When A Seafarer’s ‘Business’ Becomes The Ocean’s Business

  In the early 1980’s, if a seafarer wanted to do his big business in the toilet, he would have to examine the ships sewage outlet to ensure the pipe
23 Aug 2017 11:00
When A Seafarer’s ‘Business’ Becomes The Ocean’s Business
Discharge of Sewage.


In the early 1980’s, if a seafarer wanted to do his big business in the toilet, he would have to examine the ships sewage outlet to ensure the pipe to ensure no nasty surprise awaited them. If they didn’t have a good look, creepy crawlies shimmying up pipe might just take a bite in the bum.

Whether you were in a port or at sea, the blue waters of the ocean were clearly visible through the hole that went straight through the hull.

It was also not unusual to erect a box on the poop deck of a fishing vessel. The make shift wooden structure hanging out serves as a squatting toilet depositing directly into the ocean.

That means your big business was now the ocean’s business.

Marine Sewage plant image from Marine Insight.

Marine Sewage plant image from Marine Insight.

In the last few articles, I was referring to Marine Industries deadly sins. Here is another.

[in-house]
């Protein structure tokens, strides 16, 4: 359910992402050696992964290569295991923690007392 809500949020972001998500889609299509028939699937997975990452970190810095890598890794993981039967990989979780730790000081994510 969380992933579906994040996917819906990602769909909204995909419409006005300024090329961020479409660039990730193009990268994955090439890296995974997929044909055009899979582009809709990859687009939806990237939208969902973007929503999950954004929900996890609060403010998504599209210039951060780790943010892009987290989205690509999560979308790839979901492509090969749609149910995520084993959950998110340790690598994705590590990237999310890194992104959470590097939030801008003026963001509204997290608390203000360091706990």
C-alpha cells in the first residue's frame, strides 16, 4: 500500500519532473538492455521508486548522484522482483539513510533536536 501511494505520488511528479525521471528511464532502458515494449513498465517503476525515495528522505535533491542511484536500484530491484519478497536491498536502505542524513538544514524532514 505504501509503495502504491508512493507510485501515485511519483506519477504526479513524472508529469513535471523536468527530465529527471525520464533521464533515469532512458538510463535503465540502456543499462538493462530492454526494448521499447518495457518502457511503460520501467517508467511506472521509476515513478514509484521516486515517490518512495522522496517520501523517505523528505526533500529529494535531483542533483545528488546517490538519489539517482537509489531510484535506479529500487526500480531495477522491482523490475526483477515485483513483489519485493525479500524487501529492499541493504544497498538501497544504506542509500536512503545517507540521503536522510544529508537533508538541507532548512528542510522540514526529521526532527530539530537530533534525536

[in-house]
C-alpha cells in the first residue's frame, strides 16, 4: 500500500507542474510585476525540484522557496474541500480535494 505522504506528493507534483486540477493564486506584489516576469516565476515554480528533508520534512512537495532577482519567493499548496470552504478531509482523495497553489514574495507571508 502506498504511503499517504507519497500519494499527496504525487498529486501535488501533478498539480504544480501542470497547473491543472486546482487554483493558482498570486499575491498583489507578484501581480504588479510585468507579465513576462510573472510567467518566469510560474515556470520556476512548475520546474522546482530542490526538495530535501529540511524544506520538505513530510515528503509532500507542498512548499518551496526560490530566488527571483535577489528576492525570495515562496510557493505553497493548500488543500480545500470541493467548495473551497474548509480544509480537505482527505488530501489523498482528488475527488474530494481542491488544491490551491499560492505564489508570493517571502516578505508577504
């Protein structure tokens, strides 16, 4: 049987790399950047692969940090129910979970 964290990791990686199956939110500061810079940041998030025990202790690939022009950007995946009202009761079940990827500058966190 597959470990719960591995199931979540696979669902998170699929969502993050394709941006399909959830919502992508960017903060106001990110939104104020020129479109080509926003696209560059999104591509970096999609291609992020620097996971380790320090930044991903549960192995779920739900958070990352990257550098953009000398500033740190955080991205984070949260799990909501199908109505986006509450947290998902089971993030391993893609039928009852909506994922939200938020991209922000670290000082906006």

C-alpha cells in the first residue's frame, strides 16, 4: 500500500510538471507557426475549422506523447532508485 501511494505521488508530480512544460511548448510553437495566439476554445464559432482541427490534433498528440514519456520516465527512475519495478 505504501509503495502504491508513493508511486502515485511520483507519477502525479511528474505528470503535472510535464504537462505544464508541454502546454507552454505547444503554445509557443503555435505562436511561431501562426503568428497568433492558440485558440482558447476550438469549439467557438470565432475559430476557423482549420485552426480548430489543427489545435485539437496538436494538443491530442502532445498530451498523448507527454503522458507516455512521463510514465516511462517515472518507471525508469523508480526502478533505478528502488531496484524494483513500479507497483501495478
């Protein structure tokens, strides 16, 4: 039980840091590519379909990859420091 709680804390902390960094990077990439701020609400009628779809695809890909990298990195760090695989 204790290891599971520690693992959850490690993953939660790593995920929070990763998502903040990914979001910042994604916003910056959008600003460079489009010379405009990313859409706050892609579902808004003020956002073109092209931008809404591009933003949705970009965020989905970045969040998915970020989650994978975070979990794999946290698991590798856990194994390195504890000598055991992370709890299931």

What is Sewage?

Sewage is the drainage and other wastes from any form of a toilet, urinal or any other waste water when mixed with such drainages.

Incorporated within this description is the term “sewage.” Sewage includes human faecal wastes.  Sewage does not include grey-water (waste water from showers and sinks) unless it is mixed with any of the above.

Sewage Categories

Any sewage discharged from a vessel will be either one of the following two categories:

  • treated sewage,
  • untreated sewage


Treated sewage

Treated sewage is sewage that has passed through an onboard sewage treatment system and has three distinct grades; that is Grade A, Grade B, and Grade C treated sewage.

Grade C is the lowest level of treatment; Grade B is a higher level of treatment and Grade A is the highest level of treatment. Macerated sewage is not treated sewage.